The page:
. They would give us like $20,000 to record one song. And we were just like, "What? This is crazy!" But then you realize your average major label at the time, it was like a $200,000 record. That was probably on the cheap side for some of the bands that were on the soundtracks. So if a record has 10 songs, and you record it for $200,000, one song is $20,000, right?
So we recorded the Singles
soundtrack song ["Overblown"] for about $164, and just kept the rest of the money. We did a similar thing with virtually every soundtrack song, unless it was a song that we'd already recorded.
: Looking back, how would you say your songwriting has changed over the years?
: Oh crap, not incredibly. A song usually starts with a killer riff and goes from there. And then we try to arrange it. I think one of the big things that really has helped us out in the later years is having a little recording device. We've had that since the mid-'90s. But early on, whether it was a four track cassette recorder or a little digital thing that we have now, we could put ideas down and revisit them, instead of trying to remember what we did last week, which was how it worked in the early days.
And what we've found works for us is usually the first idea we come up with. If someone brings in a riff and then the rest of the band has to try to figure out what to do with it, usually the initial gut reaction, the first thing that you come up with, tends to be the best thing. You can walk around the block and end up at the same place and go, "Oh, man, that first idea was definitely the best." That's how we end up recording usually, too. We don't dwell on stuff and try to make things perfect or over-think anything. That just ends up wasting a lot of time in the studio and more often than not getting crappy results.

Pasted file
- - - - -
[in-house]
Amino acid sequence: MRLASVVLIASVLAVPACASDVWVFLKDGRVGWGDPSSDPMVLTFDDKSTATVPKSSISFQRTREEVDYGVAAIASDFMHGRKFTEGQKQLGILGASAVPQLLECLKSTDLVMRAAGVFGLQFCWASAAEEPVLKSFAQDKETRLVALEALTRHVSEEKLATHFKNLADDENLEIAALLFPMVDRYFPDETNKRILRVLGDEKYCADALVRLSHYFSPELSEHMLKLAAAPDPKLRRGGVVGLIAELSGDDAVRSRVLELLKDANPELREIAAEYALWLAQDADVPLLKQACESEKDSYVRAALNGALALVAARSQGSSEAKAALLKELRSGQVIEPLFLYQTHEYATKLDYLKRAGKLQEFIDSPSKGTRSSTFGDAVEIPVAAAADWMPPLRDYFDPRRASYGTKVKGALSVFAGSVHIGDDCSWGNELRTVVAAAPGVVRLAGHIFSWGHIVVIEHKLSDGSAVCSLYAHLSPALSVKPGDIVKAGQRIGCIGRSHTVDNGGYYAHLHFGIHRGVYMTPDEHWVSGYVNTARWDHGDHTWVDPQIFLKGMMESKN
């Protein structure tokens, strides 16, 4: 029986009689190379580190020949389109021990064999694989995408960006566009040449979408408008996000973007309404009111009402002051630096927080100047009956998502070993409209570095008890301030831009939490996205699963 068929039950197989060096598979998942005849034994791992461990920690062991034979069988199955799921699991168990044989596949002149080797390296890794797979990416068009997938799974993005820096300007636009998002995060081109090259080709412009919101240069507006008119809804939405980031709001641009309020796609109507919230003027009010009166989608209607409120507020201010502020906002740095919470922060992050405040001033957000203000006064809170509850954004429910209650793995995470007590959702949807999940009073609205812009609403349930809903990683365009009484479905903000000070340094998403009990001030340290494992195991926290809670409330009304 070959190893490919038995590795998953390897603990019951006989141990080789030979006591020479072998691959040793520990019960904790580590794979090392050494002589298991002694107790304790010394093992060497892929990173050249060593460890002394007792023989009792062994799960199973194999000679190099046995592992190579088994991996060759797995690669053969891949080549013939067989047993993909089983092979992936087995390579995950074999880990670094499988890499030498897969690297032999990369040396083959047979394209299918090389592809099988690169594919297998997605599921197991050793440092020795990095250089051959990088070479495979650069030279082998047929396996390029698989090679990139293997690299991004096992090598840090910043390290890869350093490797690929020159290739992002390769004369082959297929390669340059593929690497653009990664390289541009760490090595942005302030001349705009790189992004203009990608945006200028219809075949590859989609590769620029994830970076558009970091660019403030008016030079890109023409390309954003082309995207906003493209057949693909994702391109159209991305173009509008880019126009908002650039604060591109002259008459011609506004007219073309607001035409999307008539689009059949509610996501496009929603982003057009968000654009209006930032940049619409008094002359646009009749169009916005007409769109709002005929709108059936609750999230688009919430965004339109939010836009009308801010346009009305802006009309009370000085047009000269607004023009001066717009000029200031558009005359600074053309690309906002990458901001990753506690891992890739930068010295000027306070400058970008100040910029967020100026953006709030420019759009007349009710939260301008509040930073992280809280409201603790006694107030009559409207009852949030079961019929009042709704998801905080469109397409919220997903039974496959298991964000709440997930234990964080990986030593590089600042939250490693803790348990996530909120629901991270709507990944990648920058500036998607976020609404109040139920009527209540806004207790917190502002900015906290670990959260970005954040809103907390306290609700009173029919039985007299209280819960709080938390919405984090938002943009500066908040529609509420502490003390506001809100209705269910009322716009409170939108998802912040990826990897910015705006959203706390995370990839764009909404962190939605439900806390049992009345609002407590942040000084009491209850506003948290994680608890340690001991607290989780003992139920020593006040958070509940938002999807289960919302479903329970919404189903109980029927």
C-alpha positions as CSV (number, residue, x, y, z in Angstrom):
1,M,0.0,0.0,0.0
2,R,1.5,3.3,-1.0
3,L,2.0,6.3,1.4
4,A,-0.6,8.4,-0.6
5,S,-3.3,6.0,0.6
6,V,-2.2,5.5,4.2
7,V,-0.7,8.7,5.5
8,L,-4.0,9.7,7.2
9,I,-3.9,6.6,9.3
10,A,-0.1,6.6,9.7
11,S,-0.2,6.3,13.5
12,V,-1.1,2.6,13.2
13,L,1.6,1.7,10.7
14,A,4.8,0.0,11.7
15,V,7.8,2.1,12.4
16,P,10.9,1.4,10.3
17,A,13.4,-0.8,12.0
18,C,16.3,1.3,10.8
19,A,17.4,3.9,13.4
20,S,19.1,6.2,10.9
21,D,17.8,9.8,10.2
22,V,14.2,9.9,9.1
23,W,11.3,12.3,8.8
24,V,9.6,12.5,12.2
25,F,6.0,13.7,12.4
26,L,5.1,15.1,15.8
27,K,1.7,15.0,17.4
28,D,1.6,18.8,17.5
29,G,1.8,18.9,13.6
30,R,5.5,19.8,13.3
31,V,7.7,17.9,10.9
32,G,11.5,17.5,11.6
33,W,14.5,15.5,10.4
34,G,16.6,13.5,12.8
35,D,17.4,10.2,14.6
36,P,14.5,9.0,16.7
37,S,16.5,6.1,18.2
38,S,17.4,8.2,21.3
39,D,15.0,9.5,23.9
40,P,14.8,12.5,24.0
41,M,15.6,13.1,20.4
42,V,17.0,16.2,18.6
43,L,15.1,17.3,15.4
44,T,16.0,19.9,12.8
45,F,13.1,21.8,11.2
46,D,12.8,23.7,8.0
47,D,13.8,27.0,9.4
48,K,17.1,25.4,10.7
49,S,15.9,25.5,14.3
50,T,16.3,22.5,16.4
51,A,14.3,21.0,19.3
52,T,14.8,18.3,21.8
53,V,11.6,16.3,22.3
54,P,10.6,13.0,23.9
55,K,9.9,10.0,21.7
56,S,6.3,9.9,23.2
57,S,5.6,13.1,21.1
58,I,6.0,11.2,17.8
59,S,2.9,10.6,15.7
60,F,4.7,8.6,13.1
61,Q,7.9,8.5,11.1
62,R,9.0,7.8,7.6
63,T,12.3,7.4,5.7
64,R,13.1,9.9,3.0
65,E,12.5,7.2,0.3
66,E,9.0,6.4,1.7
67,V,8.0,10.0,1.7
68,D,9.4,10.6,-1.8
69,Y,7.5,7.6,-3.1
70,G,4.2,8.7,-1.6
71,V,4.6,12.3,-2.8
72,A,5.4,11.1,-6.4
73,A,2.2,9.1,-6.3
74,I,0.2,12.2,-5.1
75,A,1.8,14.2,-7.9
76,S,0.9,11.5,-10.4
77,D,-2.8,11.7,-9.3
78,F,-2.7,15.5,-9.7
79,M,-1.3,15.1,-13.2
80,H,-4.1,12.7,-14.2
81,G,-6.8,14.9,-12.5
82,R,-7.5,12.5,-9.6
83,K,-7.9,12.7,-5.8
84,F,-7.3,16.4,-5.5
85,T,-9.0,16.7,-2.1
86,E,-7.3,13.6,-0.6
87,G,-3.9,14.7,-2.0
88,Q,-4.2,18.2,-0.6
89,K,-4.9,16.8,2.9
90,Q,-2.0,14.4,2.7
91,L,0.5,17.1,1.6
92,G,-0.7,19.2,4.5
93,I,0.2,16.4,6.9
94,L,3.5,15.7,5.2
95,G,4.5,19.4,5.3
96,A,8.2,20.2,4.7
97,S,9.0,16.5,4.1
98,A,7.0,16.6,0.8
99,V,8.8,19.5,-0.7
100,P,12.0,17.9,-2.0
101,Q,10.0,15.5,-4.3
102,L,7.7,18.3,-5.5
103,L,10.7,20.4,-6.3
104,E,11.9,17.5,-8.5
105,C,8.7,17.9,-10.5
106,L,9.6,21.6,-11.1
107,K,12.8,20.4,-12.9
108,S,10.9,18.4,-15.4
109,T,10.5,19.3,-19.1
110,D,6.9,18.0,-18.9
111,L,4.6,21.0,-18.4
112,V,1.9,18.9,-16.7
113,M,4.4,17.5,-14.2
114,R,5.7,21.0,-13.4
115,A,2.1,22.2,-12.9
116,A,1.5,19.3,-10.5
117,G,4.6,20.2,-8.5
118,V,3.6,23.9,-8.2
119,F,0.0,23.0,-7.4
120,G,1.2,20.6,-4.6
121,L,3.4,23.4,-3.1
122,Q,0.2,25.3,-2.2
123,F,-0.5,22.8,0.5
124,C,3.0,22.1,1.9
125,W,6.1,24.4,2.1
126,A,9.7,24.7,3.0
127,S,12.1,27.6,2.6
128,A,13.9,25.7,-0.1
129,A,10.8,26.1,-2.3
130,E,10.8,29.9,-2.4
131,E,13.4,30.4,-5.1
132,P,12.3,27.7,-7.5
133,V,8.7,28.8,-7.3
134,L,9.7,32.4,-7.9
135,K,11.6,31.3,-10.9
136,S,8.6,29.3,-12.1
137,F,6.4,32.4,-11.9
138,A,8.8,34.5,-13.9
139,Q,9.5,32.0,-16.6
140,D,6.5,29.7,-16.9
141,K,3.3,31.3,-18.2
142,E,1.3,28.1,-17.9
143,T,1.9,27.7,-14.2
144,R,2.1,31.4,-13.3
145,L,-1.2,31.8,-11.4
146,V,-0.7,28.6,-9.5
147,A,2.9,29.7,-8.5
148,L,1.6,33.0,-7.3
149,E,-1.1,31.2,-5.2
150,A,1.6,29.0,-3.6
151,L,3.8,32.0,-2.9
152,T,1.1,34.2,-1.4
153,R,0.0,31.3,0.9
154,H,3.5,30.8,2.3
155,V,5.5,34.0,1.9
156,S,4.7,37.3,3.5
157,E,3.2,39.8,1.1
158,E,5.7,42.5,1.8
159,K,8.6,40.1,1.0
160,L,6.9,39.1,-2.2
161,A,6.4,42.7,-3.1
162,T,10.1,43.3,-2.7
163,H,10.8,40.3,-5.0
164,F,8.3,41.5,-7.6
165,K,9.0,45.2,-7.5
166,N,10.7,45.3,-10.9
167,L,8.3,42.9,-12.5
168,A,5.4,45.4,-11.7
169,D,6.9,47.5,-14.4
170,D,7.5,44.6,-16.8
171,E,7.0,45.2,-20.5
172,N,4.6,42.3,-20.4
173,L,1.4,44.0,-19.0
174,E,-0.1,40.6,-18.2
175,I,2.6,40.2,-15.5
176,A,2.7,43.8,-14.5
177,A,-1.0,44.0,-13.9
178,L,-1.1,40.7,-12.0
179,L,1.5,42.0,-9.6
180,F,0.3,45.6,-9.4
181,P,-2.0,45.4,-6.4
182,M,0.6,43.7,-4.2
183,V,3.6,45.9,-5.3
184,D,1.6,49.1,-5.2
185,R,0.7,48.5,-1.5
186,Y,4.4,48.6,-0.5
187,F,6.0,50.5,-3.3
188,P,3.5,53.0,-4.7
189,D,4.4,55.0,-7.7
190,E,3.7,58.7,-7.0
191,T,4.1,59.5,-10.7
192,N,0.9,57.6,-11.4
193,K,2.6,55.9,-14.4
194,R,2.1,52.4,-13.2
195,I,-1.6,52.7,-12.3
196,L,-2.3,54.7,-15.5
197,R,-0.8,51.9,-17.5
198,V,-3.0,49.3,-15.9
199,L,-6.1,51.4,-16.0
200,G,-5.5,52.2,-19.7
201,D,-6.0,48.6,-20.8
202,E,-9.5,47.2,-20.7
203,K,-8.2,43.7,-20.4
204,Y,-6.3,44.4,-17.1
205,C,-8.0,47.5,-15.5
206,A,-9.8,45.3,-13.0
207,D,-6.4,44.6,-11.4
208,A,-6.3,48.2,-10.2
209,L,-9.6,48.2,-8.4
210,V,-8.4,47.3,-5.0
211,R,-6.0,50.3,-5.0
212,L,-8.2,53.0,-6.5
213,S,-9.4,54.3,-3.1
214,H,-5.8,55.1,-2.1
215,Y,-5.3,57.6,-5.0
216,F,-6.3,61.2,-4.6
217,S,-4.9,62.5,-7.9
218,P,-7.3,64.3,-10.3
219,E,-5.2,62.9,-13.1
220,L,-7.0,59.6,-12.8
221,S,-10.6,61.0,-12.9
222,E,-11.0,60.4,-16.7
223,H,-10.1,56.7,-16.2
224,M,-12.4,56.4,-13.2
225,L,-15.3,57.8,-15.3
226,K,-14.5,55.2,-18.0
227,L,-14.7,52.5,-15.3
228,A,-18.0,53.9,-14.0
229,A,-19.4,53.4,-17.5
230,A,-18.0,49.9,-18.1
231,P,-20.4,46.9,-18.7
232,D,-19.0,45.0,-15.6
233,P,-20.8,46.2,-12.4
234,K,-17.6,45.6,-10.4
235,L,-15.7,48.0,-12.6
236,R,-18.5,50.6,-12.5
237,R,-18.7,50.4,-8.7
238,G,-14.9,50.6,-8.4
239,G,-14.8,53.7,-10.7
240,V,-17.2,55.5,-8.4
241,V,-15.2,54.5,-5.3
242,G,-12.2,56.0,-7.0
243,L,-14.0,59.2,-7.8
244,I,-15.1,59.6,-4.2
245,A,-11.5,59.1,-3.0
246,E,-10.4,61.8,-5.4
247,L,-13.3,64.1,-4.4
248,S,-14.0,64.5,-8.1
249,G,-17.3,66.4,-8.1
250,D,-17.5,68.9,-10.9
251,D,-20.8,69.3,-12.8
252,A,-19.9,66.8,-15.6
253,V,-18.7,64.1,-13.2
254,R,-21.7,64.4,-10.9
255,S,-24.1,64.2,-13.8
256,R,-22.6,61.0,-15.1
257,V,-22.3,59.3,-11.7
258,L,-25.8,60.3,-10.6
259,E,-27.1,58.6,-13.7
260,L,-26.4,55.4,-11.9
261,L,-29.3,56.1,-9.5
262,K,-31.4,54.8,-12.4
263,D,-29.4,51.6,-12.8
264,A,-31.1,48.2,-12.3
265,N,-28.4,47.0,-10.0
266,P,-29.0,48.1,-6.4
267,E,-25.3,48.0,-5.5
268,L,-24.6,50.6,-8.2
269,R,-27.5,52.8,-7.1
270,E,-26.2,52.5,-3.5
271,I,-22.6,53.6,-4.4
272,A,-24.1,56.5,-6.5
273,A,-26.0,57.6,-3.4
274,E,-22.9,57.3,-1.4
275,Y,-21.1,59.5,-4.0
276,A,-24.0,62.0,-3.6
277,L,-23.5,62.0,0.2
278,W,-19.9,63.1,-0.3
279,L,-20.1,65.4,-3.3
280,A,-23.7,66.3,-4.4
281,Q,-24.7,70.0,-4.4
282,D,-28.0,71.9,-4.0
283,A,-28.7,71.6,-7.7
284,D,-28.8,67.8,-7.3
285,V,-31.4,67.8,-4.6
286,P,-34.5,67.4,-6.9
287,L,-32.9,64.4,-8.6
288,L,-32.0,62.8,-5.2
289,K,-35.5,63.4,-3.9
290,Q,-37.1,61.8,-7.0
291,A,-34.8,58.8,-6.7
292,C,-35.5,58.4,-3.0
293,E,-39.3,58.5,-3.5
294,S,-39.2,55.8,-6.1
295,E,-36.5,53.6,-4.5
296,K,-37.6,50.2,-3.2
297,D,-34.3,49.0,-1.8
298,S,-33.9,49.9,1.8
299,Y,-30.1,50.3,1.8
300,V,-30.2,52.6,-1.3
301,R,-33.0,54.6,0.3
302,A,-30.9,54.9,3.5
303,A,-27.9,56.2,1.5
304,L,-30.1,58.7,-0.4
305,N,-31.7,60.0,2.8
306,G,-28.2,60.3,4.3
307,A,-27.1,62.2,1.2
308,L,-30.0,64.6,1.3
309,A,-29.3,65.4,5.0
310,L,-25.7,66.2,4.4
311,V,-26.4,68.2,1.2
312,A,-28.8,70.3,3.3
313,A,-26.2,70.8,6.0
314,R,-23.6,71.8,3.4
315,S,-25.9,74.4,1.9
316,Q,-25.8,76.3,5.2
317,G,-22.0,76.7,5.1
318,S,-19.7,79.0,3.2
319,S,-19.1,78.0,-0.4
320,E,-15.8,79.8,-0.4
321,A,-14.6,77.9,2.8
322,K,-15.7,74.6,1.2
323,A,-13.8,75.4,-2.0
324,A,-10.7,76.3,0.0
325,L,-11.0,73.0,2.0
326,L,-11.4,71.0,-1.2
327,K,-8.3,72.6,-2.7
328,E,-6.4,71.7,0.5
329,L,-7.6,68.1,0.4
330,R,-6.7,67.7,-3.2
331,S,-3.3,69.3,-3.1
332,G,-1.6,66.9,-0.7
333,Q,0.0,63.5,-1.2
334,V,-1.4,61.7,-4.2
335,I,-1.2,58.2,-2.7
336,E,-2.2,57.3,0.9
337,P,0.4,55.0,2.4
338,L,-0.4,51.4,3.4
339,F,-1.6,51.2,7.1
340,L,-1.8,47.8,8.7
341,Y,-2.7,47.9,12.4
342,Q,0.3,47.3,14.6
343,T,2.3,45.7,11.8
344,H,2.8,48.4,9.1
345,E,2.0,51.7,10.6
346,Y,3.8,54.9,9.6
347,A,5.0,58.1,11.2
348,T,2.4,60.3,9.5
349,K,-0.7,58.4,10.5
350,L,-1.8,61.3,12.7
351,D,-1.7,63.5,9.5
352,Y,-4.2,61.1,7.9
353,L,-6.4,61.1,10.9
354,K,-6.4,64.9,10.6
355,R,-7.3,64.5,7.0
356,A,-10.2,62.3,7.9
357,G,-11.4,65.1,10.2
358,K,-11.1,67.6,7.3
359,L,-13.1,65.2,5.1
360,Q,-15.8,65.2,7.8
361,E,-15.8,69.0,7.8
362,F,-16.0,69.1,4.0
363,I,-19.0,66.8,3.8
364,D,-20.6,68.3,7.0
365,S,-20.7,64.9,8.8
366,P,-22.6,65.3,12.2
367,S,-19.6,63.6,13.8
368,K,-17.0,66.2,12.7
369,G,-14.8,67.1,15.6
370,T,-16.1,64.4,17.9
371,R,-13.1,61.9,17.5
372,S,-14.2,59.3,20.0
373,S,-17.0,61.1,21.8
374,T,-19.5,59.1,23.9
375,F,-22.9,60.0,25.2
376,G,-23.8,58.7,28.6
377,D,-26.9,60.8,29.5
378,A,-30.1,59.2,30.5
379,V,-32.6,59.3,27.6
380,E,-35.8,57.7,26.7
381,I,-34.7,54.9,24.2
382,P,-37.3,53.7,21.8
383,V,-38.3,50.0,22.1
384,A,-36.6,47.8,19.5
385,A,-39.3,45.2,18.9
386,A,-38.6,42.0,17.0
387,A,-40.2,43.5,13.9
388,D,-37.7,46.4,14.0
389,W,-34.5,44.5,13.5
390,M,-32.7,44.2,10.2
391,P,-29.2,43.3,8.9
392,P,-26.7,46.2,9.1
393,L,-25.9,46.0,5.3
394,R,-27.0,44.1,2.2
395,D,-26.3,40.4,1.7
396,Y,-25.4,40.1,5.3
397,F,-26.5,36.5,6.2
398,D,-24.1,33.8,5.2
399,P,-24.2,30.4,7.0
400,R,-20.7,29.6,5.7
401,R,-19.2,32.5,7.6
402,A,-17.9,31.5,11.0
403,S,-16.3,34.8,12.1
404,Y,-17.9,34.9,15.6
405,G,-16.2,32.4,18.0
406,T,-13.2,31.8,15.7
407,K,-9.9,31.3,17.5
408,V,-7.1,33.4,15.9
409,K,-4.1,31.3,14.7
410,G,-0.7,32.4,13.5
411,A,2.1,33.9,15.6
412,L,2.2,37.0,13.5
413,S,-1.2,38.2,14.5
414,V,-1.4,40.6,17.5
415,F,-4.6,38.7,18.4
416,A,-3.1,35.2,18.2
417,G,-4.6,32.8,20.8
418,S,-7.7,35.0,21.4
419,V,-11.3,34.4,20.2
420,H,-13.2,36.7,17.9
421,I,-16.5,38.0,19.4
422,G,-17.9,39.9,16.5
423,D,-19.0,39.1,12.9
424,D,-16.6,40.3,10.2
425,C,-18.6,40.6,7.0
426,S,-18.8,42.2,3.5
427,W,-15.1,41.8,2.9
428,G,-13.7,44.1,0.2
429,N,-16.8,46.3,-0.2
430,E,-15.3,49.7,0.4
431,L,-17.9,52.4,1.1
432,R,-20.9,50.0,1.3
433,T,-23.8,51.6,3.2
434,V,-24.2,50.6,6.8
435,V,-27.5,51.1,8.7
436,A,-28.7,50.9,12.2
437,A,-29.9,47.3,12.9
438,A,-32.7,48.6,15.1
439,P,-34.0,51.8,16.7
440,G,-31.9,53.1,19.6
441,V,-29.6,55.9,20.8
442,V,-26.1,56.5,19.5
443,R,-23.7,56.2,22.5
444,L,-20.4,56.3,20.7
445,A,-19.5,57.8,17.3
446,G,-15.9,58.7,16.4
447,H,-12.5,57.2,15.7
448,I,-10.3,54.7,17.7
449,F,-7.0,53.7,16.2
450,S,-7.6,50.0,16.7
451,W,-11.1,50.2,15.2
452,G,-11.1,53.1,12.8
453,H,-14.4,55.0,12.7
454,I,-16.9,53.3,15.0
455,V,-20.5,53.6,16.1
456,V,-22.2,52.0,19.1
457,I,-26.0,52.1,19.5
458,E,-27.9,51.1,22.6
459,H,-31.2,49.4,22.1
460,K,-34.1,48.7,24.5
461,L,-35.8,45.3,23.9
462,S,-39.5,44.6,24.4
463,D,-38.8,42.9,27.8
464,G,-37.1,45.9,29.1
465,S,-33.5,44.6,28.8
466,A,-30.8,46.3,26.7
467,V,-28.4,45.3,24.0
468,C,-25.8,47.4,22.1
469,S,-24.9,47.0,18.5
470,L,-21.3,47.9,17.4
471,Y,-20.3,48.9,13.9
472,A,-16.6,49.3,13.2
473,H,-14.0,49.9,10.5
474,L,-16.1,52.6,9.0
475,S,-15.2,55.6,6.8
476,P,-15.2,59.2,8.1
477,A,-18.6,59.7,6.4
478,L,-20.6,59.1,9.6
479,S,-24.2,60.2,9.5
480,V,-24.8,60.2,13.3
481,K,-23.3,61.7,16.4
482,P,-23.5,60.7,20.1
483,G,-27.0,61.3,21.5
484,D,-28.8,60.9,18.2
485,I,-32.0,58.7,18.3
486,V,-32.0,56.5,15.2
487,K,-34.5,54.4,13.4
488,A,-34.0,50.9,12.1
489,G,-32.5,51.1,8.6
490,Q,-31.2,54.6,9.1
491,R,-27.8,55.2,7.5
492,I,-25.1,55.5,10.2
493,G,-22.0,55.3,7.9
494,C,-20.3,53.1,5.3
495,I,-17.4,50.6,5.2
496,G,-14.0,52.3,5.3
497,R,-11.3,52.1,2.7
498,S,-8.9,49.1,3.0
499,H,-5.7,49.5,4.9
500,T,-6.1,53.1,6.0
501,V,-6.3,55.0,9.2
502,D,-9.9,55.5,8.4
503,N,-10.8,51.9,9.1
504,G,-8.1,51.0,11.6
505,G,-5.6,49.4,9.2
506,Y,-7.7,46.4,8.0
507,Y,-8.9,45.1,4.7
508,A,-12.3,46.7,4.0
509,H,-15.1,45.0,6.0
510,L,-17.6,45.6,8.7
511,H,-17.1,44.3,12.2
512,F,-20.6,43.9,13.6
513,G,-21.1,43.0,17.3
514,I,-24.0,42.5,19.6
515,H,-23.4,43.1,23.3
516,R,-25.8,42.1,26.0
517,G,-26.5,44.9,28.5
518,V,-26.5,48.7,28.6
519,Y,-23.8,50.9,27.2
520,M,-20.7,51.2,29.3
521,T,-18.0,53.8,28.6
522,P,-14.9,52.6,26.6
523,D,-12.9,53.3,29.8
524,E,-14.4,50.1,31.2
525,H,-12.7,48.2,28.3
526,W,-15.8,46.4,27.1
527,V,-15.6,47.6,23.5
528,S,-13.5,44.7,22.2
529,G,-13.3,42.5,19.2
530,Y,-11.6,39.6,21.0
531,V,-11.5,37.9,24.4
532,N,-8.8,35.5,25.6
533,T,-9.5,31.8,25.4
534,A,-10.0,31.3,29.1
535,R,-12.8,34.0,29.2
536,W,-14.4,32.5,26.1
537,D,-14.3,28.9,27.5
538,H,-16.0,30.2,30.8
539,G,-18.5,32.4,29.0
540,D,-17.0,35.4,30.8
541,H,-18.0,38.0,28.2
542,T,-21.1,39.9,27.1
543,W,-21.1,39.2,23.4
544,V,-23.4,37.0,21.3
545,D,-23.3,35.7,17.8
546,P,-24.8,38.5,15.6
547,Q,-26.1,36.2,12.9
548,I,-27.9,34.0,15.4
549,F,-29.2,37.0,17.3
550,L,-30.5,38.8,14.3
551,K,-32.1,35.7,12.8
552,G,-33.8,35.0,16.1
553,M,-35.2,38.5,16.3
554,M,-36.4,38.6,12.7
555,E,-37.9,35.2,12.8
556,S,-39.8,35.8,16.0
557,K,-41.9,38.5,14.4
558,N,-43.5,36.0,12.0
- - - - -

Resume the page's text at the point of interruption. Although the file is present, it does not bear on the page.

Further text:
I watched that Metallica documentary, Some Kind of Monster
, for the second time the other night. Some friends of mine came over, they hadn't seen it before. I just can't even imagine a process of making a record [St. Anger
] like that. For one thing, it doesn't seem fun at all.
: It seems like that's something a lot of people have forgotten. That's what I liked so much about the early '90s with bands like Mudhoney and Nirvana. It was the sound of a real band in a room. Now, for some reason, people have completely forgotten that, which I really don't understand why.
: You're talking about pop bands?
: Yeah. Stuff on the radio.
: I have no idea about any of that stuff, really. I've ignored that stuff for the most part, except the occasional thing that you just can't help but hear everywhere. But that kind of music has never really interested me since I was a kid listening to Top 40 radio.
: Sometimes on Sirius I'll listen to '70s music, and I don't know if it's just me, but '70s pop I think was just so much better than the pop now. Because back then it was real people playing and there were more of the artists writing their own songs. And it was real singing - no Auto-Tune.
: But, you know, some of those real people playing were real people playing "Muskrat Love
: Who are your favorite songwriters?
: I don't usually think in terms of just a songwriter. I usually think in terms of bands and I'm not quite sure how the inner workings of a band works. But I guess in terms of actual song crafting people, I would say Townes Van Zandt is one of my favorites. Neil Young. But I probably listen to Discharge more than either of those guys. I don't know what the song craft involved with [1982 Discharge album] Hear Nothing, See Nothing, Say Nothing
is. There's definitely a weirdness and a uniqueness to that record. It's the weird haiku lyrics over this pounding monster-sounding music.
: And while we're on the topic of songwriting, let's discuss a few classic Mudhoney songs. Let's start with "Touch Me, I'm Sick."
: The main riff of that song could be traced back to the Yardbirds' "Happenings Ten Years Time Ago